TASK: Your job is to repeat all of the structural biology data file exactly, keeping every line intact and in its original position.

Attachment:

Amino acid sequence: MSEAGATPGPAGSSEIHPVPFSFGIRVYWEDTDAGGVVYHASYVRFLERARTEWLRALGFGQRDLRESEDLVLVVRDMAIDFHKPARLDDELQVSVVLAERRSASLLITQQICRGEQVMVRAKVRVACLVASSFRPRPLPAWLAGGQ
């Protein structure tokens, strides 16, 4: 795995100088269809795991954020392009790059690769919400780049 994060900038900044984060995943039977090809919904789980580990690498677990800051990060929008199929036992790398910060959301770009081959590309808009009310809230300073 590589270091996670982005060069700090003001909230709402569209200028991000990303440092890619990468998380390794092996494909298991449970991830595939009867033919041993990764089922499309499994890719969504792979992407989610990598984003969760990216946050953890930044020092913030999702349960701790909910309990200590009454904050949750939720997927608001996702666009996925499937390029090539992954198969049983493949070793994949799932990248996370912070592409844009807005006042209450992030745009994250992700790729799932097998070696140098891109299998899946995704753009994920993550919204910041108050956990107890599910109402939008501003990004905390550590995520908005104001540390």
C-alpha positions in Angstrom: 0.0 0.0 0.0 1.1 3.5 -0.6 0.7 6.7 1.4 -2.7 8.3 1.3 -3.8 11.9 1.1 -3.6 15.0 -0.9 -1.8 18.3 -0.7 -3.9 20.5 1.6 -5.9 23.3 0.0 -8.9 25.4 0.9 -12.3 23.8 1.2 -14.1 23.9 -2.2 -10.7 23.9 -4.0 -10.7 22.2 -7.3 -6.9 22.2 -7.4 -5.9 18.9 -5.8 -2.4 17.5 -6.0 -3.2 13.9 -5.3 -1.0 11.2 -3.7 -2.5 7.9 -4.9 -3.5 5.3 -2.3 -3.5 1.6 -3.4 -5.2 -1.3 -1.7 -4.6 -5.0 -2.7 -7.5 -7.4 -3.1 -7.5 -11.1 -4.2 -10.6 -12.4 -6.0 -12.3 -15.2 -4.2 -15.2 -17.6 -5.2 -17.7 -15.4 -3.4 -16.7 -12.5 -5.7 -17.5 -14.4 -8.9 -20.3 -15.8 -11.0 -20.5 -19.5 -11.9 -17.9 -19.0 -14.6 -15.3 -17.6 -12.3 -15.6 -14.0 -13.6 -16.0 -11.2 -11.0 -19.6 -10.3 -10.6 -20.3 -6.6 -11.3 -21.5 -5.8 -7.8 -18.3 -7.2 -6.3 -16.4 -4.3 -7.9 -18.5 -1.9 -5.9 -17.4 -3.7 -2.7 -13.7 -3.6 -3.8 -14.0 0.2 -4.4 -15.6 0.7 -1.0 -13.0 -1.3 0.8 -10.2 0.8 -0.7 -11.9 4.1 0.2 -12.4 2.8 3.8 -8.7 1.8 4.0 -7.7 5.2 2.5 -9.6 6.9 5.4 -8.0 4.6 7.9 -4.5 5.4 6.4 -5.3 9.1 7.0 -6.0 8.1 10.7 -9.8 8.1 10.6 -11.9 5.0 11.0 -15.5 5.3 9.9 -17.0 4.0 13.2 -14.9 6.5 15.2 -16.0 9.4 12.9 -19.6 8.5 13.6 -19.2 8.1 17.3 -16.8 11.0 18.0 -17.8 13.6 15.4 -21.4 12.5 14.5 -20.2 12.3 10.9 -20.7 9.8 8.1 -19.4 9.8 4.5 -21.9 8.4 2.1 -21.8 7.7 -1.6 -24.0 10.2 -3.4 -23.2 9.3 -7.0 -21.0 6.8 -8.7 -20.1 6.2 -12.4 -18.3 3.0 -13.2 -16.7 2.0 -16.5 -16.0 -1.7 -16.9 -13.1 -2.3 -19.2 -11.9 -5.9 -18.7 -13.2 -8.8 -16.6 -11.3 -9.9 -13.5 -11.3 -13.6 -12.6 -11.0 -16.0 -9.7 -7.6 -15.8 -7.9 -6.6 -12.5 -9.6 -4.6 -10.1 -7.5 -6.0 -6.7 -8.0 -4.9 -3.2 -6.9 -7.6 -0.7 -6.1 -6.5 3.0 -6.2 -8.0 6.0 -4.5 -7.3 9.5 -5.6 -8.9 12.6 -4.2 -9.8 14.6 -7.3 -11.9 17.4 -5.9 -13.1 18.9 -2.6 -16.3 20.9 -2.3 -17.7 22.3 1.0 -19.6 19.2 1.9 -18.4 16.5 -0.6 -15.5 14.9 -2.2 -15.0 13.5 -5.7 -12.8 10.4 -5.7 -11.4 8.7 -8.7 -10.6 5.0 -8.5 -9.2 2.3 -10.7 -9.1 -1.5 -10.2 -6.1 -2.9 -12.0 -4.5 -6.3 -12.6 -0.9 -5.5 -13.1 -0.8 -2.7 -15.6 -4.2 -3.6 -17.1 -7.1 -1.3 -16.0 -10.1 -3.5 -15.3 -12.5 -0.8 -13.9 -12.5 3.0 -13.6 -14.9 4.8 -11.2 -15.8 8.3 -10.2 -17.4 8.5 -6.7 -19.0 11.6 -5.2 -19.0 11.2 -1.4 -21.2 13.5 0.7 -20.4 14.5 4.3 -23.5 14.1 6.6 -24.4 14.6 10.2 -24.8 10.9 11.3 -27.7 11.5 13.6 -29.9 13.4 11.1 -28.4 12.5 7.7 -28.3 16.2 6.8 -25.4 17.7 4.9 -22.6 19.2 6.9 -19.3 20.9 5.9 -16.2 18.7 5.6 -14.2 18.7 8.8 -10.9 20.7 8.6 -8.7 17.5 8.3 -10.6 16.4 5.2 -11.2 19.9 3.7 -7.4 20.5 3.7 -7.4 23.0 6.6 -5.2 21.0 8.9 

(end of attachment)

Amino acid sequence: MSEAGATPGPAGSSEIHPVPFSFGIRVYWEDTDAGGVVYHASYVRFLERARTEWLRALGFGQRDLRESEDLVLVVRDMAIDFHKPARLDDELQVSVVLAERRSASLLITQQICRGEQVMVRAKVRVACLVASSFRPRPLPAWLAGGQ
């Protein structure tokens, strides 16, 4: 795995100088269809795991954020392009790059690769919400780049 994060900038900044984060995943039977090809919904789980580990690498677990800051990060929008199929036992790398910060959301770009081959590309808009009310809230300073 590589270091996670982005060069700090003001909230709402569209200028991000990303440092890619990468998380390794092996494909298991449970991830595939009867033919041993990764089922499309499994890719969504792979992407989610990598984003969760990216946050953890930044020092913030999702349960701790909910309990200590009454904050949750939720997927608001996702666009996925499937390029090539992954198969049983493949070793994949799932990248996370912070592409844009807005006042209450992030745009994250992700790729799932097998070696140098891109299998899946995704753009994920993550919204910041108050956990107890599910109402939008501003990004905390550590995520908005104001540390």
C-alpha positions in Angstrom: 0.0 0.0 0.0 1.1 3.5 -0.6 0.7 6.7 1.4 -2.7 8.3 1.3 -3.8 11.9 1.1 -3.6 15.0 -0.9 -1.8 18.3 -0.7 -3.9 20.5 1.6 -5.9 23.3 0.0 -8.9 25.4 0.9 -12.3 23.8 1.2 -14.1 23.9 -2.2 -10.7 23.9 -4.0 -10.7 22.2 -7.3 -6.9 22.2 -7.4 -5.9 18.9 -5.8 -2.4 17.5 -6.0 -3.2 13.9 -5.3 -1.0 11.2 -3.7 -2.5 7.9 -4.9 -3.5 5.3 -2.3 -3.5 1.6 -3.4 -5.2 -1.3 -1.7 -4.6 -5.0 -2.7 -7.5 -7.4 -3.1 -7.5 -11.1 -4.2 -10.6 -12.4 -6.0 -12.3 -15.2 -4.2 -15.2 -17.6 -5.2 -17.7 -15.4 -3.4 -16.7 -12.5 -5.7 -17.5 -14.4 -8.9 -20.3 -15.8 -11.0 -20.5 -19.5 -11.9 -17.9 -19.0 -14.6 -15.3 -17.6 -12.3 -15.6 -14.0 -13.6 -16.0 -11.2 -11.0 -19.6 -10.3 -10.6 -20.3 -6.6 -11.3 -21.5 -5.8 -7.8 -18.3 -7.2 -6.3 -16.4 -4.3 -7.9 -18.5 -1.9 -5.9 -17.4 -3.7 -2.7 -13.7 -3.6 -3.8 -14.0 0.2 -4.4 -15.6 0.7 -1.0 -13.0 -1.3 0.8 -10.2 0.8 -0.7 -11.9 4.1 0.2 -12.4 2.8 3.8 -8.7 1.8 4.0 -7.7 5.2 2.5 -9.6 6.9 5.4 -8.0 4.6 7.9 -4.5 5.4 6.4 -5.3 9.1 7.0 -6.0 8.1 10.7 -9.8 8.1 10.6 -11.9 5.0 11.0 -15.5 5.3 9.9 -17.0 4.0 13.2 -14.9 6.5 15.2 -16.0 9.4 12.9 -19.6 8.5 13.6 -19.2 8.1 17.3 -16.8 11.0 18.0 -17.8 13.6 15.4 -21.4 12.5 14.5 -20.2 12.3 10.9 -20.7 9.8 8.1 -19.4 9.8 4.5 -21.9 8.4 2.1 -21.8 7.7 -1.6 -24.0 10.2 -3.4 -23.2 9.3 -7.0 -21.0 6.8 -8.7 -20.1 6.2 -12.4 -18.3 3.0 -13.2 -16.7 2.0 -16.5 -16.0 -1.7 -16.9 -13.1 -2.3 -19.2 -11.9 -5.9 -18.7 -13.2 -8.8 -16.6 -11.3 -9.9 -13.5 -11.3 -13.6 -12.6 -11.0 -16.0 -9.7 -7.6 -15.8 -7.9 -6.6 -12.5 -9.6 -4.6 -10.1 -7.5 -6.0 -6.7 -8.0 -4.9 -3.2 -6.9 -7.6 -0.7 -6.1 -6.5 3.0 -6.2 -8.0 6.0 -4.5 -7.3 9.5 -5.6 -8.9 12.6 -4.2 -9.8 14.6 -7.3 -11.9 17.4 -5.9 -13.1 18.9 -2.6 -16.3 20.9 -2.3 -17.7 22.3 1.0 -19.6 19.2 1.9 -18.4 16.5 -0.6 -15.5 14.9 -2.2 -15.0 13.5 -5.7 -12.8 10.4 -5.7 -11.4 8.7 -8.7 -10.6 5.0 -8.5 -9.2 2.3 -10.7 -9.1 -1.5 -10.2 -6.1 -2.9 -12.0 -4.5 -6.3 -12.6 -0.9 -5.5 -13.1 -0.8 -2.7 -15.6 -4.2 -3.6 -17.1 -7.1 -1.3 -16.0 -10.1 -3.5 -15.3 -12.5 -0.8 -13.9 -12.5 3.0 -13.6 -14.9 4.8 -11.2 -15.8 8.3 -10.2 -17.4 8.5 -6.7 -19.0 11.6 -5.2 -19.0 11.2 -1.4 -21.2 13.5 0.7 -20.4 14.5 4.3 -23.5 14.1 6.6 -24.4 14.6 10.2 -24.8 10.9 11.3 -27.7 11.5 13.6 -29.9 13.4 11.1 -28.4 12.5 7.7 -28.3 16.2 6.8 -25.4 17.7 4.9 -22.6 19.2 6.9 -19.3 20.9 5.9 -16.2 18.7 5.6 -14.2 18.7 8.8 -10.9 20.7 8.6 -8.7 17.5 8.3 -10.6 16.4 5.2 -11.2 19.9 3.7 -7.4 20.5 3.7 -7.4 23.0 6.6 -5.2 21.0 8.9 